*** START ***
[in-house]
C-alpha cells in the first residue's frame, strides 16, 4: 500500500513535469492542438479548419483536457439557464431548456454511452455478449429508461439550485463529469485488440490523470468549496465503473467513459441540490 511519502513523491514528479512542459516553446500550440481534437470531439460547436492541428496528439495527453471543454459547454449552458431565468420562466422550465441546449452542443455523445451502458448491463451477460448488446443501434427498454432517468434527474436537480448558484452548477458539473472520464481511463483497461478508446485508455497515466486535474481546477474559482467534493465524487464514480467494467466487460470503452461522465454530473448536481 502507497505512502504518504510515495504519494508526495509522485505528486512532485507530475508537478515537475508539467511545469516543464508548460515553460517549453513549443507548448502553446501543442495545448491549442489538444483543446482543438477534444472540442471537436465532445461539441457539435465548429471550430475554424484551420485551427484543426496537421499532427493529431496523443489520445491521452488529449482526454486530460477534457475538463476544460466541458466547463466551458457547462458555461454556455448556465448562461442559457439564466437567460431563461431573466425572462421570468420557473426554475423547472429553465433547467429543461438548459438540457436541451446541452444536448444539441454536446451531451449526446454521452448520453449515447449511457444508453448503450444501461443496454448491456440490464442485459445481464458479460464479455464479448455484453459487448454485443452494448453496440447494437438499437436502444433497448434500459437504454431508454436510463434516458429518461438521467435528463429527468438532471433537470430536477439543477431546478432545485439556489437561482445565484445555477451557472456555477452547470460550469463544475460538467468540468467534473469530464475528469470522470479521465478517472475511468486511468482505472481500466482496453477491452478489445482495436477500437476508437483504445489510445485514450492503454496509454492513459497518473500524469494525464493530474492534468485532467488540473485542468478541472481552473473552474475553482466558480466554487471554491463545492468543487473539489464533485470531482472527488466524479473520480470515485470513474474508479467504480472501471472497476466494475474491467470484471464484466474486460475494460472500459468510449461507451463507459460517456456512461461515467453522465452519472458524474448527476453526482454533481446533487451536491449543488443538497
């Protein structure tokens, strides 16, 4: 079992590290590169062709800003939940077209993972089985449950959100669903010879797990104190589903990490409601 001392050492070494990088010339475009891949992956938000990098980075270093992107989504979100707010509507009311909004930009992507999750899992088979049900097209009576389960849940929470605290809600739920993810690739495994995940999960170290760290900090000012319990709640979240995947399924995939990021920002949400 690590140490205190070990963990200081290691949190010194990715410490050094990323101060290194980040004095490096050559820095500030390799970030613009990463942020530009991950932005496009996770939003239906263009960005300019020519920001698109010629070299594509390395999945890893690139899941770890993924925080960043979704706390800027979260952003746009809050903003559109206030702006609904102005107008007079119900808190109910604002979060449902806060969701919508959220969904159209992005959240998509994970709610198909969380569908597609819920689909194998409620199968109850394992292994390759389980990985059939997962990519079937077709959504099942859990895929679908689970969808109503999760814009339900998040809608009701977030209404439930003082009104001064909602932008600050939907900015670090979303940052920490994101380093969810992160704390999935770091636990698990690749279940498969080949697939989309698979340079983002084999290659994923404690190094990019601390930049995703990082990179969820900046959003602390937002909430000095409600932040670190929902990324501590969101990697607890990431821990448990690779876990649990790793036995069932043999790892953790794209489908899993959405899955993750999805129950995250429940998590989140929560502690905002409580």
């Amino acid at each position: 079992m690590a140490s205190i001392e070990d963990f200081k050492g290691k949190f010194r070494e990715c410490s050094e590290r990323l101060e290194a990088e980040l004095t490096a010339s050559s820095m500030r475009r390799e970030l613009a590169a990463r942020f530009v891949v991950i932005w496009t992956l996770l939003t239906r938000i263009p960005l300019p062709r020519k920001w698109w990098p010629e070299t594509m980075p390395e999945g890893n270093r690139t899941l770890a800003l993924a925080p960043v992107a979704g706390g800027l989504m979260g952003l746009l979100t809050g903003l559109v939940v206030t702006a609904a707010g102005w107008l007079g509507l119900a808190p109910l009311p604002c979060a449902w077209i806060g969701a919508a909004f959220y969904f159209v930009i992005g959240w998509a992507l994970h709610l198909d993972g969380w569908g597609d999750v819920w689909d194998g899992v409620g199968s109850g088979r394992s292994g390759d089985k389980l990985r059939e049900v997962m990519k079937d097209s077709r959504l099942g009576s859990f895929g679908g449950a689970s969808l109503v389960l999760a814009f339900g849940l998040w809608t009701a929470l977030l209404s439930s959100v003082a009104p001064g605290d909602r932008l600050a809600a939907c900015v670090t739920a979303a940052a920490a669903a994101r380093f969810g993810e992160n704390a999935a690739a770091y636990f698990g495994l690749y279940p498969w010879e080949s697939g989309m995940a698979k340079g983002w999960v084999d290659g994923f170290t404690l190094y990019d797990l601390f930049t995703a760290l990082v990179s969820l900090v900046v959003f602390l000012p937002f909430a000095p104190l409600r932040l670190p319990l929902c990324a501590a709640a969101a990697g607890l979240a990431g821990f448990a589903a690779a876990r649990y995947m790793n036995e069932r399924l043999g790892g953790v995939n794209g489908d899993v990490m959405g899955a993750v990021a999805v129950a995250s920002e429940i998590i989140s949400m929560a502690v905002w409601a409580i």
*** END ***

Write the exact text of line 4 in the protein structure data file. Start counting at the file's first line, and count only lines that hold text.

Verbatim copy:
């Amino acid at each position: 079992m690590a140490s205190i001392e070990d963990f200081k050492g290691k949190f010194r070494e990715c410490s050094e590290r990323l101060e290194a990088e980040l004095t490096a010339s050559s820095m500030r475009r390799e970030l613009a590169a990463r942020f530009v891949v991950i932005w496009t992956l996770l939003t239906r938000i263009p960005l300019p062709r020519k920001w698109w990098p010629e070299t594509m980075p390395e999945g890893n270093r690139t899941l770890a800003l993924a925080p960043v992107a979704g706390g800027l989504m979260g952003l746009l979100t809050g903003l559109v939940v206030t702006a609904a707010g102005w107008l007079g509507l119900a808190p109910l009311p604002c979060a449902w077209i806060g969701a919508a909004f959220y969904f159209v930009i992005g959240w998509a992507l994970h709610l198909d993972g969380w569908g597609d999750v819920w689909d194998g899992v409620g199968s109850g088979r394992s292994g390759d089985k389980l990985r059939e049900v997962m990519k079937d097209s077709r959504l099942g009576s859990f895929g679908g449950a689970s969808l109503v389960l999760a814009f339900g849940l998040w809608t009701a929470l977030l209404s439930s959100v003082a009104p001064g605290d909602r932008l600050a809600a939907c900015v670090t739920a979303a940052a920490a669903a994101r380093f969810g993810e992160n704390a999935a690739a770091y636990f698990g495994l690749y279940p498969w010879e080949s697939g989309m995940a698979k340079g983002w999960v084999d290659g994923f170290t404690l190094y990019d797990l601390f930049t995703a760290l990082v990179s969820l900090v900046v959003f602390l000012p937002f909430a000095p104190l409600r932040l670190p319990l929902c990324a501590a709640a969101a990697g607890l979240a990431g821990f448990a589903a690779a876990r649990y995947m790793n036995e069932r399924l043999g790892g953790v995939n794209g489908d899993v990490m959405g899955a993750v990021a999805v129950a995250s920002e429940i998590i989140s949400m929560a502690v905002w409601a409580i």